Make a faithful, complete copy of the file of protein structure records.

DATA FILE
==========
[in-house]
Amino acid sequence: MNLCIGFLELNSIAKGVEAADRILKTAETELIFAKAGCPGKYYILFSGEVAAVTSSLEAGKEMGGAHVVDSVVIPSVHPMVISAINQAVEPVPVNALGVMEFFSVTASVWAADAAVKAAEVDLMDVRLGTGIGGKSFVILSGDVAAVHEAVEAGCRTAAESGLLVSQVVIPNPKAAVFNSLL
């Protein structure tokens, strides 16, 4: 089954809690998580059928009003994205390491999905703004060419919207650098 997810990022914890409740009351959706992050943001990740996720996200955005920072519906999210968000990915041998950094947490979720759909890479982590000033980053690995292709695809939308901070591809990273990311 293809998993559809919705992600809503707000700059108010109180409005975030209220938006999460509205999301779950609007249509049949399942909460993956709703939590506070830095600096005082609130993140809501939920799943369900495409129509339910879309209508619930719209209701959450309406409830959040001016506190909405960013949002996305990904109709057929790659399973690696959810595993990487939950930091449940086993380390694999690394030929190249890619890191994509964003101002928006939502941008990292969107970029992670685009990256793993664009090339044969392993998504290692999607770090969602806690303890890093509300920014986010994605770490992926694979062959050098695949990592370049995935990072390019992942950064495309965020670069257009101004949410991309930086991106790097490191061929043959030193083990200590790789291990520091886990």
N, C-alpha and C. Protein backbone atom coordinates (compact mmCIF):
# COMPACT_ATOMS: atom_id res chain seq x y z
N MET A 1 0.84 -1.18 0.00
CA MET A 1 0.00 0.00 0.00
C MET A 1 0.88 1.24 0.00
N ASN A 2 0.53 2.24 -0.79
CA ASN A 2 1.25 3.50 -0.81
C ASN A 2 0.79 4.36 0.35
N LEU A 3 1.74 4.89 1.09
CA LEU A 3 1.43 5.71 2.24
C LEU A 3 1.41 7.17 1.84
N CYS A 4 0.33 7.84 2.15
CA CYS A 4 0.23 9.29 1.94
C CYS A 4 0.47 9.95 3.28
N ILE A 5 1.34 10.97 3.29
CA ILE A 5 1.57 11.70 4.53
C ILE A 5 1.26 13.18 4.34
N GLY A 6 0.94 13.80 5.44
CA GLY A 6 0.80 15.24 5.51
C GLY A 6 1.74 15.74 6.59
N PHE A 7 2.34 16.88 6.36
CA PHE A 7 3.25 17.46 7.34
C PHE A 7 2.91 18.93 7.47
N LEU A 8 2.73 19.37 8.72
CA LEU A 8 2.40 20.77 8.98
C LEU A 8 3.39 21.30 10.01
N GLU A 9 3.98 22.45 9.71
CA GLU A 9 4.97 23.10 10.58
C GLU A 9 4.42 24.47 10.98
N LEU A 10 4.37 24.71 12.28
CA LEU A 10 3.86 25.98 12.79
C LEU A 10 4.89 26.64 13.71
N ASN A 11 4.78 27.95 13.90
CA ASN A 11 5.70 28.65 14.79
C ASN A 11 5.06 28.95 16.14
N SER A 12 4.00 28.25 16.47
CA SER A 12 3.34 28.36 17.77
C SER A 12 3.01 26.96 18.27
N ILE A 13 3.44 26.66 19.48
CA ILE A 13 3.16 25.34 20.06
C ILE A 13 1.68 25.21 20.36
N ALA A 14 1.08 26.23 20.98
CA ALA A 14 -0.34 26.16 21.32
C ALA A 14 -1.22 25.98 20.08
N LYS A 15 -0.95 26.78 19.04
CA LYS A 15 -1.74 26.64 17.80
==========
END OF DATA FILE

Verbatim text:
[in-house]
Amino acid sequence: MNLCIGFLELNSIAKGVEAADRILKTAETELIFAKAGCPGKYYILFSGEVAAVTSSLEAGKEMGGAHVVDSVVIPSVHPMVISAINQAVEPVPVNALGVMEFFSVTASVWAADAAVKAAEVDLMDVRLGTGIGGKSFVILSGDVAAVHEAVEAGCRTAAESGLLVSQVVIPNPKAAVFNSLL
């Protein structure tokens, strides 16, 4: 089954809690998580059928009003994205390491999905703004060419919207650098 997810990022914890409740009351959706992050943001990740996720996200955005920072519906999210968000990915041998950094947490979720759909890479982590000033980053690995292709695809939308901070591809990273990311 293809998993559809919705992600809503707000700059108010109180409005975030209220938006999460509205999301779950609007249509049949399942909460993956709703939590506070830095600096005082609130993140809501939920799943369900495409129509339910879309209508619930719209209701959450309406409830959040001016506190909405960013949002996305990904109709057929790659399973690696959810595993990487939950930091449940086993380390694999690394030929190249890619890191994509964003101002928006939502941008990292969107970029992670685009990256793993664009090339044969392993998504290692999607770090969602806690303890890093509300920014986010994605770490992926694979062959050098695949990592370049995935990072390019992942950064495309965020670069257009101004949410991309930086991106790097490191061929043959030193083990200590790789291990520091886990």
N, C-alpha and C. Protein backbone atom coordinates (compact mmCIF):
# COMPACT_ATOMS: atom_id res chain seq x y z
N MET A 1 0.84 -1.18 0.00
CA MET A 1 0.00 0.00 0.00
C MET A 1 0.88 1.24 0.00
N ASN A 2 0.53 2.24 -0.79
CA ASN A 2 1.25 3.50 -0.81
C ASN A 2 0.79 4.36 0.35
N LEU A 3 1.74 4.89 1.09
CA LEU A 3 1.43 5.71 2.24
C LEU A 3 1.41 7.17 1.84
N CYS A 4 0.33 7.84 2.15
CA CYS A 4 0.23 9.29 1.94
C CYS A 4 0.47 9.95 3.28
N ILE A 5 1.34 10.97 3.29
CA ILE A 5 1.57 11.70 4.53
C ILE A 5 1.26 13.18 4.34
N GLY A 6 0.94 13.80 5.44
CA GLY A 6 0.80 15.24 5.51
C GLY A 6 1.74 15.74 6.59
N PHE A 7 2.34 16.88 6.36
CA PHE A 7 3.25 17.46 7.34
C PHE A 7 2.91 18.93 7.47
N LEU A 8 2.73 19.37 8.72
CA LEU A 8 2.40 20.77 8.98
C LEU A 8 3.39 21.30 10.01
N GLU A 9 3.98 22.45 9.71
CA GLU A 9 4.97 23.10 10.58
C GLU A 9 4.42 24.47 10.98
N LEU A 10 4.37 24.71 12.28
CA LEU A 10 3.86 25.98 12.79
C LEU A 10 4.89 26.64 13.71
N ASN A 11 4.78 27.95 13.90
CA ASN A 11 5.70 28.65 14.79
C ASN A 11 5.06 28.95 16.14
N SER A 12 4.00 28.25 16.47
CA SER A 12 3.34 28.36 17.77
C SER A 12 3.01 26.96 18.27
N ILE A 13 3.44 26.66 19.48
CA ILE A 13 3.16 25.34 20.06
C ILE A 13 1.68 25.21 20.36
N ALA A 14 1.08 26.23 20.98
CA ALA A 14 -0.34 26.16 21.32
C ALA A 14 -1.22 25.98 20.08
N LYS A 15 -0.95 26.78 19.04
CA LYS A 15 -1.74 26.64 17.80